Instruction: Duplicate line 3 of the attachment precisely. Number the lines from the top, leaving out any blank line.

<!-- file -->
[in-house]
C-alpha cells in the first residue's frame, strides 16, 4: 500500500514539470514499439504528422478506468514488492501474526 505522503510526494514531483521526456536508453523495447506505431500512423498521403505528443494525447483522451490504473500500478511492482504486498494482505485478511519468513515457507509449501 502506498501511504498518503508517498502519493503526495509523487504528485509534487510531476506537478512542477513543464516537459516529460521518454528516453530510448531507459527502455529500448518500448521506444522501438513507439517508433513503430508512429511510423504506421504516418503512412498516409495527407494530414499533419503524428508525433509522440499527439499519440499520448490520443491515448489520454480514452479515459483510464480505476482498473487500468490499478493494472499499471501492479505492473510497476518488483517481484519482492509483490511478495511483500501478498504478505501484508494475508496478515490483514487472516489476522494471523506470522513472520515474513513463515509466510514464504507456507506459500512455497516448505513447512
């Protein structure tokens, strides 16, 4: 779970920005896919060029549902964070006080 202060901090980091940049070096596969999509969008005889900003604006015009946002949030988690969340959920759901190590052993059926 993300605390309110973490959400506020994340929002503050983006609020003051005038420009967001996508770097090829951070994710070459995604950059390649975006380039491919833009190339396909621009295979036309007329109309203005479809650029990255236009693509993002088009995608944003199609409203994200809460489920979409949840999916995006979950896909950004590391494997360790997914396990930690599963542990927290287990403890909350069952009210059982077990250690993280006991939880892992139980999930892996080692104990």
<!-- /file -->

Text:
């Protein structure tokens, strides 16, 4: 779970920005896919060029549902964070006080 202060901090980091940049070096596969999509969008005889900003604006015009946002949030988690969340959920759901190590052993059926 993300605390309110973490959400506020994340929002503050983006609020003051005038420009967001996508770097090829951070994710070459995604950059390649975006380039491919833009190339396909621009295979036309007329109309203005479809650029990255236009693509993002088009995608944003199609409203994200809460489920979409949840999916995006979950896909950004590391494997360790997914396990930690599963542990927290287990403890909350069952009210059982077990250690993280006991939880892992139980999930892996080692104990």